Brendan Fraser as Mortimer ‘Silvertongue’ Folchart
Eliza Bennett as Meggie Folchart
Paul Bettany as Dustfinger
Andy Serkis as Capricorn
Helen Mirren as Elinor Loredan
Jim Broadbent as Fenoglio
Rafi Gavron as Farid
Sienna Guillory as Resa Folchart
Jamie Foreman as Basta
Matt King as Cockerell
Steve Speirs as Flatnose
Of all the new ideas post-modernism has added to the story-telling pot, meta-fiction might be the most ephemeral in its qualities, certainly the hardest to use correctly. The attraction is obvious, the ability to pick and choose from favorite stories to populate a world, a kind of shortcut to meaning and interest. More than a few writers have made their careers out of the technique, but (usually for licensing reasons) it’s infrequently been tried in mainstream film (not counting parodies, which are different) with a range of success from the generally well regarded “Seven Percent Solution” to the abysmal “League of Extraordinary Gentlemen.” The latest to try its luck is “Inkheart,” the adaption of Cornelia Funke’s Tintenwelt stories, where people known as Silvertongues can bring books to life by reading them.
The Silvertongues in question belong to expert bookbinder Mortimer ‘Mo’ Folchart (Brendan Fraser) and his daughter Meggie (Eliza Bennett), who have spent years traveling around the world looking for a copy of a little known fantasy adventure titled Inkheart. It turns out there’s a price to their ability. Whenever something comes out of a book, something else has to go back in to replace it. The first time Mo, unwittingly, used his ability, while reading Inkheart, he released the cold-blooded brigand Capricorn (Andy Serkis) into our world, and sent his wife Resa (Sienna Guillory) into it.
The problem with this sort of thing is obvious – it’s a walking deus ex machina. The characters can introduce whatever they need whenever they need it to get out of whatever situations they find themselves in. There are rules, of course. They have to have a book handy to read from, that sort of thing. But it usually doesn’t take much inventiveness to quickly get around that. It takes a storyteller with a great deal of restraint to keep the naturally interesting part of the idea alive without letting it overwhelm everything around. Restraint isn’t really director Iain Softley’s (“K-Pax”) forte, but he’s not exactly Michael Bay either, and “Inkheart” is somewhere in between.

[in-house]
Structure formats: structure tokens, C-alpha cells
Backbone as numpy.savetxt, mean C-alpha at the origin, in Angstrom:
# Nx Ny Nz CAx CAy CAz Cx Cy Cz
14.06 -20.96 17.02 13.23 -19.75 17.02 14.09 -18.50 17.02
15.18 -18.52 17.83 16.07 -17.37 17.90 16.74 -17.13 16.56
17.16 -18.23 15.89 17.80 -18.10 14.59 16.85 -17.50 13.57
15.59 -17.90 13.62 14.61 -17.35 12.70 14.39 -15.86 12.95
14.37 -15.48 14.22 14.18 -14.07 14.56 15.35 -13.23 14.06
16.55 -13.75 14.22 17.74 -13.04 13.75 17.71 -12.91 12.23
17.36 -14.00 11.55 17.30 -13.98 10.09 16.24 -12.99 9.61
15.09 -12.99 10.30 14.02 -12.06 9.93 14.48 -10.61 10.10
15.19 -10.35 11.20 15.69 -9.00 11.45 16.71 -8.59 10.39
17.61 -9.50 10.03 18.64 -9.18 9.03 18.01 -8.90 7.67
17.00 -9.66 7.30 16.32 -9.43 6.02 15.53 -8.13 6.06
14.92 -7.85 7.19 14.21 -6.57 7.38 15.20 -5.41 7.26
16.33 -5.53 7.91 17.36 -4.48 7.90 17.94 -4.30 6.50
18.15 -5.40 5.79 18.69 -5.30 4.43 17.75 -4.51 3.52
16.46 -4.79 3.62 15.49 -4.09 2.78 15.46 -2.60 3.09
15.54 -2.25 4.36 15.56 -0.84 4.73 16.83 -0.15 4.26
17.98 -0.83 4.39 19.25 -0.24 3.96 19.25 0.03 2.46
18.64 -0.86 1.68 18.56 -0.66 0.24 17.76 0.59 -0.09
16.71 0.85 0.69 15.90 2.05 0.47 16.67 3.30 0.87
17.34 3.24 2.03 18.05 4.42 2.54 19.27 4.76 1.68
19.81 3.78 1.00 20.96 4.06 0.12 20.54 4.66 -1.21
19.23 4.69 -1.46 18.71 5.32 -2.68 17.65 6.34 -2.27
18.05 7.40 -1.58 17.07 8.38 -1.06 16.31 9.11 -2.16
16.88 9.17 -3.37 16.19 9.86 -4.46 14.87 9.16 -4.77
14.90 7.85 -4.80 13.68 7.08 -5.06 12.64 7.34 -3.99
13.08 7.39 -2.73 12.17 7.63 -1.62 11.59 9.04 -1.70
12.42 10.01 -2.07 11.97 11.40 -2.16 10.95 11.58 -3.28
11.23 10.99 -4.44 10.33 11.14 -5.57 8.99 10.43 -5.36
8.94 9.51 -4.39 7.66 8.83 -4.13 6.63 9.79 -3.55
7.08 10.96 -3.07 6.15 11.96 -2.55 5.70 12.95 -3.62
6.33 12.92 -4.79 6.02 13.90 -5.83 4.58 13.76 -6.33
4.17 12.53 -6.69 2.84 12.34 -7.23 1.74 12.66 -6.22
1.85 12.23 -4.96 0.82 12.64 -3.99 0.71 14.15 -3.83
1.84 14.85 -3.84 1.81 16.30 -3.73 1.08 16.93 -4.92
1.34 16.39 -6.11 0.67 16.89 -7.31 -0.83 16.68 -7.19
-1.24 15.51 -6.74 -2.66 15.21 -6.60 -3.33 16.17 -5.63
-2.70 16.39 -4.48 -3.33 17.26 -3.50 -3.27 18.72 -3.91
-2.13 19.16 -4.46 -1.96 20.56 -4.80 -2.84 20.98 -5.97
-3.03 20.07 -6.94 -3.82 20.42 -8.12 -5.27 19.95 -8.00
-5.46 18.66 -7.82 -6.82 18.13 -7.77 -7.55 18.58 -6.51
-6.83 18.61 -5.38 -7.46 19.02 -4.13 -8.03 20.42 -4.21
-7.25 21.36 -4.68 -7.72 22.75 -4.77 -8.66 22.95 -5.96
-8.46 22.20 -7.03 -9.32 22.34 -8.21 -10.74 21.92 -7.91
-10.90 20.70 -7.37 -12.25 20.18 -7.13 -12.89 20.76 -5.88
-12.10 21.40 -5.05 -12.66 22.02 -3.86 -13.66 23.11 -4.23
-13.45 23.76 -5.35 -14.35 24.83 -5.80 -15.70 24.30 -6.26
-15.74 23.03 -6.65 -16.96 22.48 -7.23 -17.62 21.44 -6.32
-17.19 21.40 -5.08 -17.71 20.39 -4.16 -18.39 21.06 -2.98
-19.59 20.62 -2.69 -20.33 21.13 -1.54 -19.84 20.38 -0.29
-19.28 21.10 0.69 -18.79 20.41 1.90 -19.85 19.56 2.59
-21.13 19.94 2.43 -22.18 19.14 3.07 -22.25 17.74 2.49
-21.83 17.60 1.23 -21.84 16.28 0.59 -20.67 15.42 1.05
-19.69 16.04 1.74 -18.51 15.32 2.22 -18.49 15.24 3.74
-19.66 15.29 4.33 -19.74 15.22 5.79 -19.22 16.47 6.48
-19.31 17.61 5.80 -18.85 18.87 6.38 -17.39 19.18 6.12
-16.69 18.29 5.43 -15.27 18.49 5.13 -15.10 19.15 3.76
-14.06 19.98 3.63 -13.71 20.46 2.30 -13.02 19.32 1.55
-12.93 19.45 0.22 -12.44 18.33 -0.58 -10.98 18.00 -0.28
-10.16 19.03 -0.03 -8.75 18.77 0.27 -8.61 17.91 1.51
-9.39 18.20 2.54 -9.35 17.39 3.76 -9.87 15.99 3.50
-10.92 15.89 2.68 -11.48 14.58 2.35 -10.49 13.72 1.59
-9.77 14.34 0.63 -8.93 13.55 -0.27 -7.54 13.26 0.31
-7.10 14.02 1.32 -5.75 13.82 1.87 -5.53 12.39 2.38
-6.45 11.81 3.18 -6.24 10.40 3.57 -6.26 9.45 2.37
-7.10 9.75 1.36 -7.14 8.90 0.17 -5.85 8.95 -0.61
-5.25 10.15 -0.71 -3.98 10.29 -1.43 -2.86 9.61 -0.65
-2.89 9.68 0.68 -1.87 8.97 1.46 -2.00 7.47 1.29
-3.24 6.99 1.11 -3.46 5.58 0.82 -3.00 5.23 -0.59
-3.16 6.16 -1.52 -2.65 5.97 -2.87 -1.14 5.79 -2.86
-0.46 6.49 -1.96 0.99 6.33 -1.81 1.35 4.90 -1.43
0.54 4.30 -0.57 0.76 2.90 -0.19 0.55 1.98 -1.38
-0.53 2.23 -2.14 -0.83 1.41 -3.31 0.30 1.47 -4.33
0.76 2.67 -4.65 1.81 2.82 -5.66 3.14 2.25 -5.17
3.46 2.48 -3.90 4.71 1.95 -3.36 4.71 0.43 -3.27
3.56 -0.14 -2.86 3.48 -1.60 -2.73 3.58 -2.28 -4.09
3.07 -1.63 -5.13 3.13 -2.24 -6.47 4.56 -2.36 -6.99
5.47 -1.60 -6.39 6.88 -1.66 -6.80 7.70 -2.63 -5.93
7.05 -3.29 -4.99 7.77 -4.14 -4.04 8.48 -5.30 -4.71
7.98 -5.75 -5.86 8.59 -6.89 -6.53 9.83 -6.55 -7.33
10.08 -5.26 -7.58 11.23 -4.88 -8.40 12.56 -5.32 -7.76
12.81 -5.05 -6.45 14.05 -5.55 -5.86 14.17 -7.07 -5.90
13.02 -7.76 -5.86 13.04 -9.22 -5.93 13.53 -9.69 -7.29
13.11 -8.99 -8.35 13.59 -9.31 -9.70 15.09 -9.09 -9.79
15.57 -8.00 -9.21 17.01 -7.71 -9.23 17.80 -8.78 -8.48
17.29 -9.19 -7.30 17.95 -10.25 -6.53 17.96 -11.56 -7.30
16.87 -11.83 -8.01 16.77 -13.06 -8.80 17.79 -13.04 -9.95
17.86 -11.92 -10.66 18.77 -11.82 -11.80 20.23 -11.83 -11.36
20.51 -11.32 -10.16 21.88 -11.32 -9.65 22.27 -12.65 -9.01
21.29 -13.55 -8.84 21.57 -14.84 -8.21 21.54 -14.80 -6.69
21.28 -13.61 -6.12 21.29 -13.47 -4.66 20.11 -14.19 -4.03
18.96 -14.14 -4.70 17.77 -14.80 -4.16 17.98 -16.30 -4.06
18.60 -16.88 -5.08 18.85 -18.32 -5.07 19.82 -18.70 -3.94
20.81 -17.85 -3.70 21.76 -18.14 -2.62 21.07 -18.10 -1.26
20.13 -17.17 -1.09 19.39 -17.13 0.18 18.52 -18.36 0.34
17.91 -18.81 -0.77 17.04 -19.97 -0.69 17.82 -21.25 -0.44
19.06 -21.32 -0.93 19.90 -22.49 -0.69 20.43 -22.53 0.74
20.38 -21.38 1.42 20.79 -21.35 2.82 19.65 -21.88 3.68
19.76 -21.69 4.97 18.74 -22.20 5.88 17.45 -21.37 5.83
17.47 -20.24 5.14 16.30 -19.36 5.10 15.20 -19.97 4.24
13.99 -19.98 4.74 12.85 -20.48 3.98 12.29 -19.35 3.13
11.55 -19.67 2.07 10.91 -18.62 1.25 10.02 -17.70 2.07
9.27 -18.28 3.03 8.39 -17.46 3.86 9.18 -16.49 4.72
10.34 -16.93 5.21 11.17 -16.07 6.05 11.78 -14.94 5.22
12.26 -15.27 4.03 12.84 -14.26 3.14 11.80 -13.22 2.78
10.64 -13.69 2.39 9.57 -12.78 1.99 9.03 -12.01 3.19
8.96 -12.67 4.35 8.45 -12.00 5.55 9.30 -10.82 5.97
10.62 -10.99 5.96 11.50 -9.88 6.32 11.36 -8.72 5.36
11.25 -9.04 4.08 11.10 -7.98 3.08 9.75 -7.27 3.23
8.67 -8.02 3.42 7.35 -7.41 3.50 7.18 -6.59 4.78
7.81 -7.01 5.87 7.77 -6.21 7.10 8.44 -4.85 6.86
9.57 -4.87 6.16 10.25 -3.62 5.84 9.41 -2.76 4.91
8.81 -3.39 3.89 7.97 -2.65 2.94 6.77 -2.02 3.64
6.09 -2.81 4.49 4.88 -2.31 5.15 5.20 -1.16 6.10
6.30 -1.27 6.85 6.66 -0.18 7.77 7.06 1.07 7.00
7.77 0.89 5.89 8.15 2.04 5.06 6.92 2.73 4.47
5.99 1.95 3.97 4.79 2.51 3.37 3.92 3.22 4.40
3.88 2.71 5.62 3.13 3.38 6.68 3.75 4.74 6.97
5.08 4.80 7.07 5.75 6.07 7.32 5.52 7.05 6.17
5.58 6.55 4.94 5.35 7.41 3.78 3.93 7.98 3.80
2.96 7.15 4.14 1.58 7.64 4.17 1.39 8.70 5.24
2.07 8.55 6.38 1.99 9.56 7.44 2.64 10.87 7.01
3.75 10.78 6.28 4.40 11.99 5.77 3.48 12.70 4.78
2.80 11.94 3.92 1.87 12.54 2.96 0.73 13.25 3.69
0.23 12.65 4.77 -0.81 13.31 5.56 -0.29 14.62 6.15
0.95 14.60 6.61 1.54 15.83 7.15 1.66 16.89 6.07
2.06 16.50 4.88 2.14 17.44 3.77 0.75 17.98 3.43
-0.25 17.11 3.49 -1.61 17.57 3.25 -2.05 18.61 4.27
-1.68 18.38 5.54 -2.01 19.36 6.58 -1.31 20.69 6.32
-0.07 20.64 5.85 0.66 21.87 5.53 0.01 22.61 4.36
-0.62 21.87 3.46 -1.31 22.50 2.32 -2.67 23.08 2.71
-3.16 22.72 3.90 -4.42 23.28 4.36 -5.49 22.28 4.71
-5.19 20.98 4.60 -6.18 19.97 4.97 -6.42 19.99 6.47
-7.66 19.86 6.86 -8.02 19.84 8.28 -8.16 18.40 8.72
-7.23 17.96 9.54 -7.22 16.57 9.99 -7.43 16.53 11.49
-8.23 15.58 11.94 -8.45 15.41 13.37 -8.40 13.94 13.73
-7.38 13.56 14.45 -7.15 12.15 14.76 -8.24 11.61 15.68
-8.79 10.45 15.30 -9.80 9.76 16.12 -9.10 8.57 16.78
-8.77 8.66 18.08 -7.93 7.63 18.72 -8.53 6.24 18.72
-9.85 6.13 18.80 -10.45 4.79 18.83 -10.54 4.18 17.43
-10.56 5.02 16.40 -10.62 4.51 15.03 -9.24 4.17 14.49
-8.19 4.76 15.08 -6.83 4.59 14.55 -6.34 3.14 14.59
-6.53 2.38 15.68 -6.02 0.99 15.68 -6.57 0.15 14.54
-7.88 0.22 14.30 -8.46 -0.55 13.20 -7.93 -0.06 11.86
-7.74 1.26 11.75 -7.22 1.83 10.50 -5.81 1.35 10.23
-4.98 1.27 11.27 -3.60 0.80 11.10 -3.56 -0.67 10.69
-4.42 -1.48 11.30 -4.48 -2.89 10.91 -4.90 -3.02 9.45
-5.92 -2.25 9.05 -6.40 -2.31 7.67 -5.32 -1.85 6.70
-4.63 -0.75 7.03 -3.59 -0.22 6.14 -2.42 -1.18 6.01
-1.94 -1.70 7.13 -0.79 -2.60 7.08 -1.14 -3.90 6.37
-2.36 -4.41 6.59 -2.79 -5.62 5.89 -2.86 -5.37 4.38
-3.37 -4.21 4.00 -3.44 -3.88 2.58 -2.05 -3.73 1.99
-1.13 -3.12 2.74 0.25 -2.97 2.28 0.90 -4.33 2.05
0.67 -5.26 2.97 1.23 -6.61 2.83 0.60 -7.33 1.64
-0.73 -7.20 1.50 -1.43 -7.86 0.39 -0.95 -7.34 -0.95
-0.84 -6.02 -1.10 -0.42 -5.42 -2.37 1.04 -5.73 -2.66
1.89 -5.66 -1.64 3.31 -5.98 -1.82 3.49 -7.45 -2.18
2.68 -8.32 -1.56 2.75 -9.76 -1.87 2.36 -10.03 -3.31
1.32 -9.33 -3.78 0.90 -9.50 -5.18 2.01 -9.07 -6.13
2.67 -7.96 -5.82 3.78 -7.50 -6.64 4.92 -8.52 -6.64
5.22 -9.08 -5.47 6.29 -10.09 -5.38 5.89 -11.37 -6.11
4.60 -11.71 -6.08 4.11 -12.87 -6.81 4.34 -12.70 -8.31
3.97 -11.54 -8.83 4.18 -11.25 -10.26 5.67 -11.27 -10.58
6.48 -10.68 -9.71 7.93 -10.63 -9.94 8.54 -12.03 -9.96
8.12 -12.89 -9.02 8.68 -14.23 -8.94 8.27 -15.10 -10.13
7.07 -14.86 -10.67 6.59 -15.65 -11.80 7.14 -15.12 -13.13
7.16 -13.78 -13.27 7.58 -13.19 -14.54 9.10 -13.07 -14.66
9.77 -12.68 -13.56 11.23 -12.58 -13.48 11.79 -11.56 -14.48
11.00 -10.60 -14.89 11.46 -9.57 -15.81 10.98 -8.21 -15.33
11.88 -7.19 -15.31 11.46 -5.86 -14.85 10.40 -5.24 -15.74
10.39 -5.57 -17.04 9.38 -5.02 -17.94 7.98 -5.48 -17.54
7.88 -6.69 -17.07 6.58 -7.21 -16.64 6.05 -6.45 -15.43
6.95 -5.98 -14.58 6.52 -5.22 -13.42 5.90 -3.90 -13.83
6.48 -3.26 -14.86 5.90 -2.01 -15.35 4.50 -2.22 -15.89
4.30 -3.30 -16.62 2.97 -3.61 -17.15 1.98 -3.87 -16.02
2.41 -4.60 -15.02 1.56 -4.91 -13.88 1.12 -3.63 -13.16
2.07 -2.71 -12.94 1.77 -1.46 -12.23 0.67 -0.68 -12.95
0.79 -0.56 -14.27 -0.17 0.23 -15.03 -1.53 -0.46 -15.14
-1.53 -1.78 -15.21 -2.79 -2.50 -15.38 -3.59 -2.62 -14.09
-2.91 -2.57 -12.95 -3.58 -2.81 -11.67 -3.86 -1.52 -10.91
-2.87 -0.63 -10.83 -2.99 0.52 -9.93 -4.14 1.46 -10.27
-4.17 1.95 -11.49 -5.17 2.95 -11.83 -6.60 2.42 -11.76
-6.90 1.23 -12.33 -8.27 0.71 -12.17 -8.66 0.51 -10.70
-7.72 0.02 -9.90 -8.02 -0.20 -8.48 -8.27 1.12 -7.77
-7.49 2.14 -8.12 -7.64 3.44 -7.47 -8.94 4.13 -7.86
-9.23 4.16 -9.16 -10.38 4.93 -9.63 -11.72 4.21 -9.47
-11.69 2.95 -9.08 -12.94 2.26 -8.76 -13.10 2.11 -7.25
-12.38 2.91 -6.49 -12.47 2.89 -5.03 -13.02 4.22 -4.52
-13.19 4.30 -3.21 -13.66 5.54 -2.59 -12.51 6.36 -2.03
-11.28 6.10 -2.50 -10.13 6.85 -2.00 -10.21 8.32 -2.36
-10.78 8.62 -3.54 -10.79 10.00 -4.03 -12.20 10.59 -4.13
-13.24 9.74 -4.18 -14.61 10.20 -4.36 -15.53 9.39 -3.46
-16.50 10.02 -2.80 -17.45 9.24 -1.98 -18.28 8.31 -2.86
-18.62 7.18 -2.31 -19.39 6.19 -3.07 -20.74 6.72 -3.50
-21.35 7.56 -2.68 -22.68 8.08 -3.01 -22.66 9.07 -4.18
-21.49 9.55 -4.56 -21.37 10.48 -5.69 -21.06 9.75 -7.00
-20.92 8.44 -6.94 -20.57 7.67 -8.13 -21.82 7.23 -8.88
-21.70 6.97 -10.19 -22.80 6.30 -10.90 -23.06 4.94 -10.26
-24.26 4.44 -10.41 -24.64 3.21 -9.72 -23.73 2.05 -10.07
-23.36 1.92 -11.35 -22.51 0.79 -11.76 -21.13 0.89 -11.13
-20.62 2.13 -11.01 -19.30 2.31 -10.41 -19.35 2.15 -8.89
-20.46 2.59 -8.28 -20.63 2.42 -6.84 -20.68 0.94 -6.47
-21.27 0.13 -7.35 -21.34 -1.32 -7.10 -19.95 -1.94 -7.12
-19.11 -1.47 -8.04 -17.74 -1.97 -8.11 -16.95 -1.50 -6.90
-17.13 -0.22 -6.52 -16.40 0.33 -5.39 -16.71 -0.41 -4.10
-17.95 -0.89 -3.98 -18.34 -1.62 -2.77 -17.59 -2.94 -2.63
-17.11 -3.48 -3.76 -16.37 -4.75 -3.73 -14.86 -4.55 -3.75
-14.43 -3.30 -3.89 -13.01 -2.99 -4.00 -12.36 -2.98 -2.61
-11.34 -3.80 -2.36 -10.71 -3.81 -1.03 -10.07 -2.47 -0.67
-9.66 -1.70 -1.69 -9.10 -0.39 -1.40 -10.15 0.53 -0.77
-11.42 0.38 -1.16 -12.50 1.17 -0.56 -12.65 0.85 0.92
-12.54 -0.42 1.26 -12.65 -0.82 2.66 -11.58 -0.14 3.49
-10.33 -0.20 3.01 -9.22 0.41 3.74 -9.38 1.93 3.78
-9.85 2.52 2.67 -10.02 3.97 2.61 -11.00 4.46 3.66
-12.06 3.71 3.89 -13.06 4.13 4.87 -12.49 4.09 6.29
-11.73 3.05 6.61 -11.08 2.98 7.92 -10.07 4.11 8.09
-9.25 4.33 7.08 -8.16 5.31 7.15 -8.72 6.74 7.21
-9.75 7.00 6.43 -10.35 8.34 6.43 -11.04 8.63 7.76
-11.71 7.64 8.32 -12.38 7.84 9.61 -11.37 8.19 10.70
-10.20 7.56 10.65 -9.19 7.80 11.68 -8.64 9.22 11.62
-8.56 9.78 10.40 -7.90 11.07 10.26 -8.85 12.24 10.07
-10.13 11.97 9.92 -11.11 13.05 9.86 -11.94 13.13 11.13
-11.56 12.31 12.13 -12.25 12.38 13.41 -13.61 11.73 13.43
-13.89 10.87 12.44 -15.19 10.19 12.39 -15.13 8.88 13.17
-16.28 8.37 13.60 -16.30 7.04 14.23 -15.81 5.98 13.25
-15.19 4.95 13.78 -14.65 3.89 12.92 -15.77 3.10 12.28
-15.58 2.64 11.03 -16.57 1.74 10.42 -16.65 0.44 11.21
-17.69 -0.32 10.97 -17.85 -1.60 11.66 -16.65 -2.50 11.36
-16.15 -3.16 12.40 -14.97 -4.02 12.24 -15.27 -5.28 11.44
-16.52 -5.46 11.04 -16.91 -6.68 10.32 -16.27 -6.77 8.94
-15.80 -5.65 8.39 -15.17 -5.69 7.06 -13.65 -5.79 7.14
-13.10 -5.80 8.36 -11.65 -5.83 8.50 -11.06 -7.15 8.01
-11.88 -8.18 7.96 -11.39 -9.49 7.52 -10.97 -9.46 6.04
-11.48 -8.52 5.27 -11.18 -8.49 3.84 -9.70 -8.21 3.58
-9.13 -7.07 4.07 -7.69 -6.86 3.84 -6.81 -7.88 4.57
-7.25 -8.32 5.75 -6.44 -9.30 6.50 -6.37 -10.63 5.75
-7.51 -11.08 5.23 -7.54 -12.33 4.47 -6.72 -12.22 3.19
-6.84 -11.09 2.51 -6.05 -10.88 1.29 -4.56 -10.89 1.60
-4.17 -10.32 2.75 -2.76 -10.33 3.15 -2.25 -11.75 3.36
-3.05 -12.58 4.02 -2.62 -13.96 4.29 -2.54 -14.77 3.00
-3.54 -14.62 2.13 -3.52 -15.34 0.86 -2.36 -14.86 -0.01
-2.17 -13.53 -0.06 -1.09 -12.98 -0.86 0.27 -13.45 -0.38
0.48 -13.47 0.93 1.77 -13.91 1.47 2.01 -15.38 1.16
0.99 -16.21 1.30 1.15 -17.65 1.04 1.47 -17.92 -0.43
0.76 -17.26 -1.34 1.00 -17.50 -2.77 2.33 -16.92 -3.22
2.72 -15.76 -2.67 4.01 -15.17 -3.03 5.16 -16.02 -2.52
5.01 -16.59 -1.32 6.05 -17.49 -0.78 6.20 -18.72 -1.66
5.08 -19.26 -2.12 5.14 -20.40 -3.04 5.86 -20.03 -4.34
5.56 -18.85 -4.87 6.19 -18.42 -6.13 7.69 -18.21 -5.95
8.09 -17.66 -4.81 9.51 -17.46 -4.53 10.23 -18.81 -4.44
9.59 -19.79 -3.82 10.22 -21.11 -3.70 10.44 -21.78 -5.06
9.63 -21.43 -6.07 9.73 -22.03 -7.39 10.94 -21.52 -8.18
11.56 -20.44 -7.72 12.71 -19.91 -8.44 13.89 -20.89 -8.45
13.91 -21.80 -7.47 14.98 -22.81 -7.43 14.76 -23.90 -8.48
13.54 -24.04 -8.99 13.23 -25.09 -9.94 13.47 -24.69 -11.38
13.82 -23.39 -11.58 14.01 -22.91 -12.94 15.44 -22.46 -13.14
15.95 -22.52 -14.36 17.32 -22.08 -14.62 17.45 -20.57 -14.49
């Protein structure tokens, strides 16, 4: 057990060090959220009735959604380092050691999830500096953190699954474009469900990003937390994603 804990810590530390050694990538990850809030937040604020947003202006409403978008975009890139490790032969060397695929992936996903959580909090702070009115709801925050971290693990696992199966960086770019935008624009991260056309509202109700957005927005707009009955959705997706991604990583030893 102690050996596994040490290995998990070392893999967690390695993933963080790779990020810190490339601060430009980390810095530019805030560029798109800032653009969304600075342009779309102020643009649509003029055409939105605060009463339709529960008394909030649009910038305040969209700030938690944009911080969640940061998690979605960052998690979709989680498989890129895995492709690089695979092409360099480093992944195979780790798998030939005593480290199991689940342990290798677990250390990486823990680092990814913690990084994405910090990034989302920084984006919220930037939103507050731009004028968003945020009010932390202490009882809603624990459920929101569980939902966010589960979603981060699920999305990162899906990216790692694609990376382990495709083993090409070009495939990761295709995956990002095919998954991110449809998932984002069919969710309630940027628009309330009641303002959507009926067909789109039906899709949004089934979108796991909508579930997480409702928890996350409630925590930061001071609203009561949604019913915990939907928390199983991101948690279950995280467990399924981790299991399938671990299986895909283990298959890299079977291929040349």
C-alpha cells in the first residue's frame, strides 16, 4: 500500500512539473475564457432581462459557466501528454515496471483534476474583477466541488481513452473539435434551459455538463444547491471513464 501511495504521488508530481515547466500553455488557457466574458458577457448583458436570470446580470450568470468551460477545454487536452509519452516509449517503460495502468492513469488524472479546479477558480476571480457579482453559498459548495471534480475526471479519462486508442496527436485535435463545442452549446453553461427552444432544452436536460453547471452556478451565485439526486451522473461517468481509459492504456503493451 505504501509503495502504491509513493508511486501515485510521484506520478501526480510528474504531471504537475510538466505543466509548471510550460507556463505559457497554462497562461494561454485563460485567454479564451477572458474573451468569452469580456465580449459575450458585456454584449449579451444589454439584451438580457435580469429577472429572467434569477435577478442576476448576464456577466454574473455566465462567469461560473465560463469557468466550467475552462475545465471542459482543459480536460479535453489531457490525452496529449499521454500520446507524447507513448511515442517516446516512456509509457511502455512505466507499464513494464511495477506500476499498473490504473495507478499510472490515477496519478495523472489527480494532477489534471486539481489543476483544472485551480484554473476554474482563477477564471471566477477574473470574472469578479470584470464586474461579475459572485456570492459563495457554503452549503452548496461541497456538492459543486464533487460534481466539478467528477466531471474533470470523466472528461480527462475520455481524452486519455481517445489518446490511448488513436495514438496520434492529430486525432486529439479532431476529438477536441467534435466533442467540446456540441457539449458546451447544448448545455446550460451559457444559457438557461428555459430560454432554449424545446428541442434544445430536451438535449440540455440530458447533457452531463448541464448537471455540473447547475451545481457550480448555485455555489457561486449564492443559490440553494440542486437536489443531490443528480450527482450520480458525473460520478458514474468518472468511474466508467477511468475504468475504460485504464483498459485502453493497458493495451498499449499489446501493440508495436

The same thing that would draw an author to this technique will draw filmmaker as well, particularly the opportunity to mimic favored, iconic film moments. For Softley, the film in question (in one of a few major changes from the book) is “The Wizard of Oz” which Softley doesn’t miss many chances to reference, from moments with the flying monkeys and Dorothy’s twister to actually introducing Toto as a major character. There are some fleeting references to a few other stories, with a thief named Farid (Rafi Gavron) being dragged full sail out of “The 1001 Nights,” but for the most part it’s all “Oz.” More than once I wondered which movie Softley wanted to make, “Inkheart” or “Oz.” Still, there’s a lot of nice visual work involved and many of the pieces work very well in and of themselves, especially the comparison of Capricorn’s forces to the Nazi’s, with their jackboots and banners and even one henchmen filming everything for posterity.